LABOR PROGRESS. The industry's biggest problem going forward is revenue. "Even with capacity cuts, we're not generating enough travel," says Darryl Jenkins, director of George Washington University's Aviation Institute. In addition, as long as United (UALAQ) remains in bankruptcy, it'll continue to sharply discount ticket prices and "depress the revenue picture even more than it is already," says Miller, adding that airfares are at 20-year lows. He points to a recent "buy one, get one free" business-class promotion from United, which competitors likely will match.
On the cost-cutting front, airlines that had the highest labor costs (and biggest problems) -- United, US Airways Group (USALA), and American -- have wrangled significant concessions from their unions. However, those in relatively better shape, such as Delta (DAL) and Northwest need to do the same -- a more difficult task since they aren't as desperate as their counterparts were during contract negotiations. In late July, Delta's pilots union withdrew from negotiations, refusing to have their pay lowered to the level reached at the more troubled carriers.
The challenges confronting the industry remain daunting, and some analysts point out that the percentage increases on many of the stocks doesn't give a true picture of how the companies are doing. "The stock rise isn't very significant for the airlines when you consider that only a few years ago airlines like United and Continental were trading over $100 per share," says Miller. United, now selling for under $1, will soon be delisted from over-the-counter trading on Nasdaq. Continental trades at $15.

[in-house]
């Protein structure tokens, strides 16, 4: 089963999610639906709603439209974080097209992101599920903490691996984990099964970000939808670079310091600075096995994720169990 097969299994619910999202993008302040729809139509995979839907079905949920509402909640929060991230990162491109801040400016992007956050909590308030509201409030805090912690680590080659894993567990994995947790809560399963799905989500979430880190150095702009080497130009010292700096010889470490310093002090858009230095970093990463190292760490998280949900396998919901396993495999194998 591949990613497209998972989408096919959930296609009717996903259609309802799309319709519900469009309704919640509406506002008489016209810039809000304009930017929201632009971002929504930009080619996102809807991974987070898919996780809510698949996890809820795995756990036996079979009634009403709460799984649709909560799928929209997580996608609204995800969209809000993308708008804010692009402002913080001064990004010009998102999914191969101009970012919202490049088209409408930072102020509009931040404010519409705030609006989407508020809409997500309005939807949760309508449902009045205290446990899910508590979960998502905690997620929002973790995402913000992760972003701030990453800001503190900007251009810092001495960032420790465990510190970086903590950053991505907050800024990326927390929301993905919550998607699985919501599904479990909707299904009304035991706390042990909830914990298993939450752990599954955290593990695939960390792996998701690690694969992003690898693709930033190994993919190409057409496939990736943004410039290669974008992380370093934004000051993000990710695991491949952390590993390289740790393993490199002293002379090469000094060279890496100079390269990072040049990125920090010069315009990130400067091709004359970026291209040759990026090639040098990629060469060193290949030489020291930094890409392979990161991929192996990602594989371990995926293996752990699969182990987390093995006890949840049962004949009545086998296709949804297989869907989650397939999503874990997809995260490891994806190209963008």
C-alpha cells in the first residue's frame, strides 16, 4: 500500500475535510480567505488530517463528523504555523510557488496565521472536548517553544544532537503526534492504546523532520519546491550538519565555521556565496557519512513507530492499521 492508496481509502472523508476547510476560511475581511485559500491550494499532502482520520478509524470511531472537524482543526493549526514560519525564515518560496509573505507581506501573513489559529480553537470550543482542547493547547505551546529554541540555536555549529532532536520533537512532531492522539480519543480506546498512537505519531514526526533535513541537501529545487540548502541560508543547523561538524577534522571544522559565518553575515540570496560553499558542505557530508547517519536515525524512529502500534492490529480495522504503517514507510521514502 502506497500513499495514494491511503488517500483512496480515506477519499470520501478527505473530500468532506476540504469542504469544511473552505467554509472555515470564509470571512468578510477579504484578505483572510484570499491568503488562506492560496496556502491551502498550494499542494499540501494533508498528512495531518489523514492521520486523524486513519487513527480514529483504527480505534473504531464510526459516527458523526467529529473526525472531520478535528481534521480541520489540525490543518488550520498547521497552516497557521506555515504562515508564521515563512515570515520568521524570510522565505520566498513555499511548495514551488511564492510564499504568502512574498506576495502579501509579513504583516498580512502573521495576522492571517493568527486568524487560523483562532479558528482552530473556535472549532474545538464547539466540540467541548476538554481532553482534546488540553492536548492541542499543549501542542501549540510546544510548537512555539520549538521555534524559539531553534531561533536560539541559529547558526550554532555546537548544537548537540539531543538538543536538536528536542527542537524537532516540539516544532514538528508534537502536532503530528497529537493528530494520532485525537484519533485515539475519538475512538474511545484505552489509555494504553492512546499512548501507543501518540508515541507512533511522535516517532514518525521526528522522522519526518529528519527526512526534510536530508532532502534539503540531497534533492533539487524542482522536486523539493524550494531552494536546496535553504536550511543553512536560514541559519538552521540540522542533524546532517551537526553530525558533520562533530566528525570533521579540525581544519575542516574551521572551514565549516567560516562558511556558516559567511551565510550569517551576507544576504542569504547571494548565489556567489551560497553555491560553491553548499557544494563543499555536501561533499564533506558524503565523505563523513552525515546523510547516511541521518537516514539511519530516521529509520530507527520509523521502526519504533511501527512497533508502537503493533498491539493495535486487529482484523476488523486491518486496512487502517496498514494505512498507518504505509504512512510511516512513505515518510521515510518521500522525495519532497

"HIGHLY LEVERAGED." Of course, the broad stock rally of the 2003's first half helped airlines lower their pension liabilities, but overall balance sheets are still very weak. "This doesn't make the problem [of pension liabilities] go away, but it's less frightening," says S&P's Baggaley. The industry's pension liabilities total $22 billion, according to credit-rating agency Fitch. Even without any devastating events, the airlines "will still emerge from the downturn highly leveraged and financially weakened," Baggaley says.
Good news? Well, US Airways has come out bankruptcy as a far leaner company, and United is expected to emerge early next year in better shape. "The odds on liquidation have gotten much smaller. The big downside risks don't appear to be materializing," says Baggaley.
And some experiments in low-cost divisions at the large carriers with the aim of competing with discount carriers like Southwest (LUV) and JetBlue (JBLU) may prove skeptics wrong. Delta says its low-cost Song subsidiary is off to a promising start, though it's not currently providing performance details. United is in the early stages of planning such a division.
GRADUAL IMPROVEMENT. Second-quarter income statements also show some improvement. A government rebate given to major airlines in the June quarter even helped some show a profit. Still, this was a one-time benefit, and none of the large carriers are back in the black operationally. In the second quarter, the largest airlines are expected to lose more than $1 billion, albeit an improvement on losses of $3.5 billion in the first quarter of 2003 and $11 billion in all of 2002.
Granted, the industry appears to be making gradual progress, but stock prices clearly have gotten ahead of what the fundamentals suggest, even assuming a stellar industry recovery. Investors can count on continued volatility in the sector as carriers face the challenging task of how to go beyond surviving and return to profitability. Tsao covers financial markets for BusinessWeek Online in New York